But at during the select committee process, the Justice Committee found a problem with the proposed rewording. In law, “not criminally responsible” is not the same as “not guilty.”
"So we landed with a similar phrase, and the simplified language that was defined in the bill as 'proven but insane'," Upston said.
Changes can also be made to a bill through a supplementary order paper (SOP) which is attached to the bill to be approved by the House during its committee stage. Upston had released one on June 4 which would have made amendments to approve the bill but she said last-minute concerns have been raised and more time is needed.
"Unfortunately, though, at the 11th hour, some issues have been raised - and they are at the 11th hour, and I was made aware of them late last night," she said.
"Because of the manner in which this bill has progressed to date, has been with cross-party support, it is important that we take the time to consider the issues and to consider if further changes are required by way of an SOP."
The holdup doesn’t mean the bill has failed. Instead, the House makes a note of the decisions made and puts the bill back on the list to give the MP in charge time to fix it.
It’s one of those occasions where all the parties agree and are working together to create a bill that will function as intended so the request for extra time passes without opposition.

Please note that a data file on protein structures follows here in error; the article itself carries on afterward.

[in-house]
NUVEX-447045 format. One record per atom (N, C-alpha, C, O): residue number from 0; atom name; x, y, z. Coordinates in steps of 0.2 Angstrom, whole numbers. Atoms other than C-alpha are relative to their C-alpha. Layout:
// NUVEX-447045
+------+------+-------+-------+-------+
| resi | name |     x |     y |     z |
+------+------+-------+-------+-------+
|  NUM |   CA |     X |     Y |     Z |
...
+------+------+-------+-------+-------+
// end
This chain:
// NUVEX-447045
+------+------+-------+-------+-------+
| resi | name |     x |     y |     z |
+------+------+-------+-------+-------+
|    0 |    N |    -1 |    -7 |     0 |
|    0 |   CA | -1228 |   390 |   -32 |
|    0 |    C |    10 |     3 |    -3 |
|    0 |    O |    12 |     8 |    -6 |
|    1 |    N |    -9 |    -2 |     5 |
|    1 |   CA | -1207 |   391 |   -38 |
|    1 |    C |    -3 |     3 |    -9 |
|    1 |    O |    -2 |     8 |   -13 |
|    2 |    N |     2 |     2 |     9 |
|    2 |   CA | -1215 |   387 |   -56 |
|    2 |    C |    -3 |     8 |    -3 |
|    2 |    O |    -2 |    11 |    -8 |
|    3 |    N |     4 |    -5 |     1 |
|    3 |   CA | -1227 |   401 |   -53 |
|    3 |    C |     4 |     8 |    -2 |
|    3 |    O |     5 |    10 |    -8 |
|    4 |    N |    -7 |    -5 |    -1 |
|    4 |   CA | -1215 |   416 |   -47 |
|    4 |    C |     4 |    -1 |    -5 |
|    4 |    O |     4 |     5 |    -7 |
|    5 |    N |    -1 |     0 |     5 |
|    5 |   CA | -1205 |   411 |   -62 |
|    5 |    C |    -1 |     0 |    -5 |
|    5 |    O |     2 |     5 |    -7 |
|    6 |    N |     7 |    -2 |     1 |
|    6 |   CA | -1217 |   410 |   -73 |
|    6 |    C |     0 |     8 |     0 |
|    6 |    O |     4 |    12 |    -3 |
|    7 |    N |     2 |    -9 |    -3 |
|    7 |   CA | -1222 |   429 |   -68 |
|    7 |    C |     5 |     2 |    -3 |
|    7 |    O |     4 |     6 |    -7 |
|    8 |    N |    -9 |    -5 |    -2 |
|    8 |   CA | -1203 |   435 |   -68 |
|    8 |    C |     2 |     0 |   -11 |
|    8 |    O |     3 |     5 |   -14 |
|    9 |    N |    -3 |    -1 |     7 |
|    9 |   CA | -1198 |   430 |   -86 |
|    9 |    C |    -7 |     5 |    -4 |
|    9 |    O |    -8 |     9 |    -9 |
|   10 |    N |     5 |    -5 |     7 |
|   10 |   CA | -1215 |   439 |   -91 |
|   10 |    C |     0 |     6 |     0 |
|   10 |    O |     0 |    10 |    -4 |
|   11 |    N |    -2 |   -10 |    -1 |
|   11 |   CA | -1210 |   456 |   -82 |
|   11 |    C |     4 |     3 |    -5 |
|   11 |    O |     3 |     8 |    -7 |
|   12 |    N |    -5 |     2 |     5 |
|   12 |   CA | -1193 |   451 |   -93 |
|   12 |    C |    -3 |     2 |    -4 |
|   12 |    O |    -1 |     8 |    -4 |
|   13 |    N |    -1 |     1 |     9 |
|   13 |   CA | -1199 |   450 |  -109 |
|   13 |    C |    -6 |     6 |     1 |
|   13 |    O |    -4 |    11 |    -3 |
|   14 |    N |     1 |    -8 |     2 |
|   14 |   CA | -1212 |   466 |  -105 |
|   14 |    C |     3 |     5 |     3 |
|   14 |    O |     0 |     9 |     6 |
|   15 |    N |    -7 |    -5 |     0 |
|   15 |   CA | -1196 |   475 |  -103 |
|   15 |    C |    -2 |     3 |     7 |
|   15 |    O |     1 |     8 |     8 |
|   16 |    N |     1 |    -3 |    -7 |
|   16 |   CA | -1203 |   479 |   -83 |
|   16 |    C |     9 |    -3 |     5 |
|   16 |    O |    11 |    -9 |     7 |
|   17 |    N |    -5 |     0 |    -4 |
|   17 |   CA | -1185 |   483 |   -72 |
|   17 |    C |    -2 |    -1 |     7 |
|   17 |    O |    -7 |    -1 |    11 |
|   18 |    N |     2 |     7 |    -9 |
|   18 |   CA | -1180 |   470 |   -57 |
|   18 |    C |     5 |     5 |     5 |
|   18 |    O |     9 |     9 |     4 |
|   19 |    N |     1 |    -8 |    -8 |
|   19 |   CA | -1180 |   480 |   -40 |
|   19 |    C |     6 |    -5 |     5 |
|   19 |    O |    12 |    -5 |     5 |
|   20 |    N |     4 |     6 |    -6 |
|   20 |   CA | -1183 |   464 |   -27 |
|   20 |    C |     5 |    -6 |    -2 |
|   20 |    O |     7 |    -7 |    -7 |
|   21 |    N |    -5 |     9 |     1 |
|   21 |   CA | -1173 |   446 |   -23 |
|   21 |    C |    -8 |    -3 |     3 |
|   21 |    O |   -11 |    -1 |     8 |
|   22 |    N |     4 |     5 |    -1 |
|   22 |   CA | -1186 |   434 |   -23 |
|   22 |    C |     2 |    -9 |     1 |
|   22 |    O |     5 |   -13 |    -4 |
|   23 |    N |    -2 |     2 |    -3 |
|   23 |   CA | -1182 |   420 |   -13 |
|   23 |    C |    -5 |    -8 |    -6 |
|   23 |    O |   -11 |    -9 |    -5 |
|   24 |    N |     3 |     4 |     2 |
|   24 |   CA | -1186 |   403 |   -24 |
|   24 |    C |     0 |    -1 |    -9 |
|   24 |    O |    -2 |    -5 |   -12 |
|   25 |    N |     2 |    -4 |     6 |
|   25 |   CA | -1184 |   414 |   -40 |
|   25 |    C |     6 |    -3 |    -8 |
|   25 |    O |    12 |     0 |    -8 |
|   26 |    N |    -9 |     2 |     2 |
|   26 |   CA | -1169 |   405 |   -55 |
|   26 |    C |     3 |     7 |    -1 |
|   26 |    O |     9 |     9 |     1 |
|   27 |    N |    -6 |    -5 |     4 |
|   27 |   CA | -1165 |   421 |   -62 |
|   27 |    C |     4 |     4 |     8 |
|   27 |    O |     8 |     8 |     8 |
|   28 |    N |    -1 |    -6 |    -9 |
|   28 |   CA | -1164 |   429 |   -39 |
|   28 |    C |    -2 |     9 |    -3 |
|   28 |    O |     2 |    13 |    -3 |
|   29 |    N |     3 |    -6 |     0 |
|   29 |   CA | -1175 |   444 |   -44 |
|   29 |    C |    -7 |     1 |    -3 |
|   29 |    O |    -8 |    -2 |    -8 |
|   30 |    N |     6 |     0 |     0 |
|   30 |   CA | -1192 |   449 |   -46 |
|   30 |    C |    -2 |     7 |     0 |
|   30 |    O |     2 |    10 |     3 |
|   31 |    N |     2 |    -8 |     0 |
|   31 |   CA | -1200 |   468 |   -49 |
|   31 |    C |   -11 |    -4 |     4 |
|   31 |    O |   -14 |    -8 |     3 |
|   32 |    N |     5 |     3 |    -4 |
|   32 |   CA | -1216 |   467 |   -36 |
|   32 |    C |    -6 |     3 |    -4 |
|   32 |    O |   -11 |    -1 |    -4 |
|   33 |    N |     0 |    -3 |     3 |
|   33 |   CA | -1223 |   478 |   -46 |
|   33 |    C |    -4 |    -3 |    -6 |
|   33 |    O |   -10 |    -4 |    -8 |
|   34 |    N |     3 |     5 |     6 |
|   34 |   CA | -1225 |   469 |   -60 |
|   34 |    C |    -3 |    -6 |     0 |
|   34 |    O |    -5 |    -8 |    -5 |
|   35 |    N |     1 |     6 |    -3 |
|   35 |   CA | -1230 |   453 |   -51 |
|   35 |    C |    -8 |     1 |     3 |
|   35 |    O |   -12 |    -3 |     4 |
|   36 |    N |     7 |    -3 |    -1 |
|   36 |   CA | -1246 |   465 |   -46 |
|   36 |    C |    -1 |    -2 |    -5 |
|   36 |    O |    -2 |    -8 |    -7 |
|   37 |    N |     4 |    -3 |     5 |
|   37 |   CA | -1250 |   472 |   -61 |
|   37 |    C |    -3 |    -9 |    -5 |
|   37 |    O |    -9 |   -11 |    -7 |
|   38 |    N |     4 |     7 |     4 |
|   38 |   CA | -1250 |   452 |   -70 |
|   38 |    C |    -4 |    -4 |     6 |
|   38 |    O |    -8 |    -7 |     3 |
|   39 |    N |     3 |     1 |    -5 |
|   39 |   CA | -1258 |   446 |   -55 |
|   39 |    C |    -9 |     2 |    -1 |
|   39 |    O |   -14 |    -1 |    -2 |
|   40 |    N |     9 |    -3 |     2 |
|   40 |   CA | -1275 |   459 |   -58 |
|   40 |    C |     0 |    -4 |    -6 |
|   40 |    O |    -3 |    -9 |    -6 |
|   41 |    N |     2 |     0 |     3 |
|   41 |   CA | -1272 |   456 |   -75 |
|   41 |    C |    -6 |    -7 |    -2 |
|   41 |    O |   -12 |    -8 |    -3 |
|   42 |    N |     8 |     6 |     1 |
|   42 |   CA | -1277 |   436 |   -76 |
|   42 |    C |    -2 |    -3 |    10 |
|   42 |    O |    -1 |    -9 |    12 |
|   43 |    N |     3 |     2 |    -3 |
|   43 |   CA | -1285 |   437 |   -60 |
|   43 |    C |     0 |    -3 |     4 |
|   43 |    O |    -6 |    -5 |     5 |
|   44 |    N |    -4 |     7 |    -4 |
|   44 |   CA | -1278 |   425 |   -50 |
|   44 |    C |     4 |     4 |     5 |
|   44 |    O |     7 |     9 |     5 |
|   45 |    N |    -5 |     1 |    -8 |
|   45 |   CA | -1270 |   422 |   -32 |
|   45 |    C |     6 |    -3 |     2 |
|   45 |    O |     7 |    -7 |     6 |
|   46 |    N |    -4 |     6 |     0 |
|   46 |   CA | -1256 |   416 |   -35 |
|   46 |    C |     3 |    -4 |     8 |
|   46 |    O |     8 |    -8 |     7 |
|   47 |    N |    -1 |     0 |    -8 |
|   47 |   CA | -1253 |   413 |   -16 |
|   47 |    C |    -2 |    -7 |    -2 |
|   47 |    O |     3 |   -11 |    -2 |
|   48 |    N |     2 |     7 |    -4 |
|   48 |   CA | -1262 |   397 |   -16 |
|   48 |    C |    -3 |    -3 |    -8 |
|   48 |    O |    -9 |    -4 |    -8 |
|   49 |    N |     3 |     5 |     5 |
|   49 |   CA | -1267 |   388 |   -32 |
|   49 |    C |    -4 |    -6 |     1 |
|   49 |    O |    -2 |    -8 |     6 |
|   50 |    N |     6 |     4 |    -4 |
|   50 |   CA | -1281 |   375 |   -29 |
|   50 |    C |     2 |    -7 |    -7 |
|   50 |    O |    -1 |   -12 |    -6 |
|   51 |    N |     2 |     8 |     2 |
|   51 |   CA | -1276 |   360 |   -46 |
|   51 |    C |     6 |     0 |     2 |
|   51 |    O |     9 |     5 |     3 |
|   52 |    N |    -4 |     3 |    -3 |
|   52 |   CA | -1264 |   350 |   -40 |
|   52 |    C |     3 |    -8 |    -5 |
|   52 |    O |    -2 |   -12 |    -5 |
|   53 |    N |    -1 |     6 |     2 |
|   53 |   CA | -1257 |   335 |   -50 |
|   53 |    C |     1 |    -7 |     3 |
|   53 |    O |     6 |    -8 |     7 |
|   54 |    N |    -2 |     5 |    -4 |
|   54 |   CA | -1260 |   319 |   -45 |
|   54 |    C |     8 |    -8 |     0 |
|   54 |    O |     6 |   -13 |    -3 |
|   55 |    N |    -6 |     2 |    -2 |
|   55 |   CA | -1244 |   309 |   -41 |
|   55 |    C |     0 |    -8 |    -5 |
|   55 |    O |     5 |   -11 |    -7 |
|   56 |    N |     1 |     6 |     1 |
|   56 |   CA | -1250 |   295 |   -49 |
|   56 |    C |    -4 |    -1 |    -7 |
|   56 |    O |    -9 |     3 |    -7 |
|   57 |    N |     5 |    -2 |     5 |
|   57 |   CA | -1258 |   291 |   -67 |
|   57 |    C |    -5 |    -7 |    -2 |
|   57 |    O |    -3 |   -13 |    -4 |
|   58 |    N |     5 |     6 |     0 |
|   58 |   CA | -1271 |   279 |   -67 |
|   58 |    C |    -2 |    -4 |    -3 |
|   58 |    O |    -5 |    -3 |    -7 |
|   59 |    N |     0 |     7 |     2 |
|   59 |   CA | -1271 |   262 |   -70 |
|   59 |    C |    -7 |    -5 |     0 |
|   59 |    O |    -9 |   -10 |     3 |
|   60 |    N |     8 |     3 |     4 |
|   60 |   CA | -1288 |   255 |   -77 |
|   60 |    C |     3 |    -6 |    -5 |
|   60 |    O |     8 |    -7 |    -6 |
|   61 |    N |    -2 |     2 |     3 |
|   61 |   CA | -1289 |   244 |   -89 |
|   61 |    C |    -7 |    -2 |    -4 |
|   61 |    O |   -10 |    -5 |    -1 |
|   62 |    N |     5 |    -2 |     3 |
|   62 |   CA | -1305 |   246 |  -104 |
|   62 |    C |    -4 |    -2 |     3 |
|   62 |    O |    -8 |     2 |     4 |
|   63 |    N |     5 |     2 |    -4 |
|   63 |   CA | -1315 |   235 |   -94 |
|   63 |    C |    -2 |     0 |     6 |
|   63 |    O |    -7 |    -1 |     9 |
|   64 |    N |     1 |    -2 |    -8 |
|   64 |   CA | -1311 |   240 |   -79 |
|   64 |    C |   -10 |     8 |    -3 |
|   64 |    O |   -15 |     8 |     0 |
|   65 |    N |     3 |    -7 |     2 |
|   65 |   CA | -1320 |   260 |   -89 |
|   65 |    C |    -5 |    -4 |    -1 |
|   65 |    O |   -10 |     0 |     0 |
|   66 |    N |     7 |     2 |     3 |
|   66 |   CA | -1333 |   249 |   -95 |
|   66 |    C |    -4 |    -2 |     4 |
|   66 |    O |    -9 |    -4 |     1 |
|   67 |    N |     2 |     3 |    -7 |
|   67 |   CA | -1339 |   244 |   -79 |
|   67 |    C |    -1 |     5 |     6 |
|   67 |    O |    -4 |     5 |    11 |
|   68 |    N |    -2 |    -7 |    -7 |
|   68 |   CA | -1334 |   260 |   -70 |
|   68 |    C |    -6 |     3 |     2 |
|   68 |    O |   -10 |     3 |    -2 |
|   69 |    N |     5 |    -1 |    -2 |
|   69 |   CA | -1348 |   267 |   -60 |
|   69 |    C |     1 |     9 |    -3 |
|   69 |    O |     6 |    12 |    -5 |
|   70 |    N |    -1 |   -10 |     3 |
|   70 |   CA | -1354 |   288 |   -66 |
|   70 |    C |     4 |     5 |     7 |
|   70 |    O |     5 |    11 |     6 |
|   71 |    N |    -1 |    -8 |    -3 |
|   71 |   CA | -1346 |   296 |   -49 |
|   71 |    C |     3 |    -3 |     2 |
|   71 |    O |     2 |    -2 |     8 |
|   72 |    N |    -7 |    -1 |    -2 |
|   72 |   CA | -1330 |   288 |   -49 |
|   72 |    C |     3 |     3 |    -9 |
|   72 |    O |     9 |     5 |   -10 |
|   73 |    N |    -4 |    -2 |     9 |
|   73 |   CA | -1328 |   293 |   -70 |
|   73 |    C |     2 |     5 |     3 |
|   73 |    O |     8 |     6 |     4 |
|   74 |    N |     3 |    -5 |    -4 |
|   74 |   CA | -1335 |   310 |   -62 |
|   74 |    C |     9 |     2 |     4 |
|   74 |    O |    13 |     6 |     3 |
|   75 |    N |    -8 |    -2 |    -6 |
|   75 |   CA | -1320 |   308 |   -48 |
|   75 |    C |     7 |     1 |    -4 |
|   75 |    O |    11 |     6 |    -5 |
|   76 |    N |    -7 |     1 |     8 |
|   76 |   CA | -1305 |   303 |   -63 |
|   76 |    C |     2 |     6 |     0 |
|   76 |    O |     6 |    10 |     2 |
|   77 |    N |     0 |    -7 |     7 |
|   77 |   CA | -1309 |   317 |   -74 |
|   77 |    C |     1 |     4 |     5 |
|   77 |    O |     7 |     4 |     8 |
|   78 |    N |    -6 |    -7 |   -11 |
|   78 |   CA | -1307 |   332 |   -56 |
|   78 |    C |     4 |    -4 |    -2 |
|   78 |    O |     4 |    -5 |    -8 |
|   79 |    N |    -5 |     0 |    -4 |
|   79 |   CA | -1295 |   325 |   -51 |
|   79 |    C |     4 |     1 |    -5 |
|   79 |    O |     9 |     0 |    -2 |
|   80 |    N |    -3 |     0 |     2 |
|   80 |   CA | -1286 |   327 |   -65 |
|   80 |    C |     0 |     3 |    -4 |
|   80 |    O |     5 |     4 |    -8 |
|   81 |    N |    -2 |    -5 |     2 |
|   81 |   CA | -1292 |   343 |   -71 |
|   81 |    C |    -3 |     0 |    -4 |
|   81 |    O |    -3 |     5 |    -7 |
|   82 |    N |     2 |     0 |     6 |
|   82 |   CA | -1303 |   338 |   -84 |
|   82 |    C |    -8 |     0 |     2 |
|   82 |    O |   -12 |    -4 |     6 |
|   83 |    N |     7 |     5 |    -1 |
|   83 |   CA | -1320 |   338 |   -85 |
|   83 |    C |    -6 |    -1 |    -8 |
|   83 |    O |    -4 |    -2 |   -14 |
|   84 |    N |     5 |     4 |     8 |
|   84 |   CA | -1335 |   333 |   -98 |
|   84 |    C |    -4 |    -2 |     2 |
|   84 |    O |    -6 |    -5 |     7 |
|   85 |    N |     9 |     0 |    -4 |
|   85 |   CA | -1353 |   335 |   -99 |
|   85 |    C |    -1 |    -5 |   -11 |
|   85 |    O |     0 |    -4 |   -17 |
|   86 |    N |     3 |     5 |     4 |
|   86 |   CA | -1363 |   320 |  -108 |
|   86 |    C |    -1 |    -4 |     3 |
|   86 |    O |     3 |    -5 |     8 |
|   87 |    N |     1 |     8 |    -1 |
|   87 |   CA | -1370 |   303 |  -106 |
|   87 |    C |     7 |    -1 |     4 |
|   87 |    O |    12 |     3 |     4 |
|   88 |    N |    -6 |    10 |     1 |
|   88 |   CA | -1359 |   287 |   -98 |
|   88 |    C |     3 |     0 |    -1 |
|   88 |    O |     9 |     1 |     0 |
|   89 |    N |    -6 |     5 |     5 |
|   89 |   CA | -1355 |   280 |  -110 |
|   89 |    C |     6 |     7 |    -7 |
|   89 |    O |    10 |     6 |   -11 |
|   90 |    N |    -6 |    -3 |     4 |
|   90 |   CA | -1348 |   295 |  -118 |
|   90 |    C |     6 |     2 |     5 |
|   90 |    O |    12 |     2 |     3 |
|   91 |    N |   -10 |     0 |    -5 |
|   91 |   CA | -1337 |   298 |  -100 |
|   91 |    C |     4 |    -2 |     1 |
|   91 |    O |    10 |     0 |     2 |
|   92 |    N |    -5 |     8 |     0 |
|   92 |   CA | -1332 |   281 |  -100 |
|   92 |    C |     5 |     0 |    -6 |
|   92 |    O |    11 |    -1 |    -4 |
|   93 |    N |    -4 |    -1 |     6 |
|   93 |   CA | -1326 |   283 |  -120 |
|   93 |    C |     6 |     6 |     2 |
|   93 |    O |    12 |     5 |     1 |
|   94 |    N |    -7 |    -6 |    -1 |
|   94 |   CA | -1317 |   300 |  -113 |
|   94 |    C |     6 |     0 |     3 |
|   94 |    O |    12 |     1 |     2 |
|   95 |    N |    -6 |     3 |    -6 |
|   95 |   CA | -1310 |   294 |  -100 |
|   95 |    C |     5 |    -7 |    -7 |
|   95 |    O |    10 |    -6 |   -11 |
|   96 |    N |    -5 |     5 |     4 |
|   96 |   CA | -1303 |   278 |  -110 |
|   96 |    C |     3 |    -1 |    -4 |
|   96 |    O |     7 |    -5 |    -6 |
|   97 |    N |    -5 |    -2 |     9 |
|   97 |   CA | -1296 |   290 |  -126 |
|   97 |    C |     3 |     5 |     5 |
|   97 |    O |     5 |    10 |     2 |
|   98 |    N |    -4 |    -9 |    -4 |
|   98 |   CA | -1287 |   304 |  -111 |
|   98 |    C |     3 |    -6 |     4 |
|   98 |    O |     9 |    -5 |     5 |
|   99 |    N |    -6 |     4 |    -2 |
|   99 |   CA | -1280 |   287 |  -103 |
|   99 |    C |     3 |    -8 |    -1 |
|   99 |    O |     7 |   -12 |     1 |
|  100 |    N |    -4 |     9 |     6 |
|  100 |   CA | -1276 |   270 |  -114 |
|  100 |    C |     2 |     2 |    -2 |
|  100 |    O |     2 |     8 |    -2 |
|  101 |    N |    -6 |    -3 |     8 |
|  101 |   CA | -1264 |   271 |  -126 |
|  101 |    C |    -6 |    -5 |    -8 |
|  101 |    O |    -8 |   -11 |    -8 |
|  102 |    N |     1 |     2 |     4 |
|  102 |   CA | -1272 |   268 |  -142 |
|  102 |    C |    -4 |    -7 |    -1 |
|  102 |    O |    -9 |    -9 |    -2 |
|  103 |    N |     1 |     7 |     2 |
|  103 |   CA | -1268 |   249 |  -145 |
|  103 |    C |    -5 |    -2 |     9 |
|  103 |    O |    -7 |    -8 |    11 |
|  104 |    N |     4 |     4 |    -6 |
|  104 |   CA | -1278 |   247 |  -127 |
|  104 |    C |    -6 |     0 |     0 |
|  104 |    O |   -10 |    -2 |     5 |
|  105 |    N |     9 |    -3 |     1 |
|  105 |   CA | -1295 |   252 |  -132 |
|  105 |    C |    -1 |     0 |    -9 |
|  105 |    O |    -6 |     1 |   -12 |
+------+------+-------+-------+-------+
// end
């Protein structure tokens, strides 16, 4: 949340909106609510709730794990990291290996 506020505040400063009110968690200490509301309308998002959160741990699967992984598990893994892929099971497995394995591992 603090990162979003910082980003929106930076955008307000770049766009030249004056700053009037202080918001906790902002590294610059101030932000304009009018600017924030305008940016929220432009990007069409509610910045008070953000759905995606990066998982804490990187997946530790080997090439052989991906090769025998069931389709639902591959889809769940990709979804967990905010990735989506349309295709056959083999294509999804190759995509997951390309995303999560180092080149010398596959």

Not all member’s bills are this lucky.
The Electoral (Integrity Repeal) Amendment Bill originally in the name of former National MP David Carter and picked up by now-former National MP Nick Smith, managed to gain enough support to pass its first reading last parliament but not this time.
Member’s bills can also be put forward in response to a government policy, to show an alternative political position.
That bill was about adding ways that a vacancy can be created in the House or in other words, how an MP leaves Parliament.
An MP who decided to leave their party wasn't required to also leave Parliament so the law was changed in 2018 to say a defecting MP would have to give up their seat. This would mean a resignation if they are a list MP or a by-election if they are an electorate MP.
The bill before Parliament last week aimed to reverse that law change and had enough support at the previous Parliament to pass its first reading and go through a select committee process.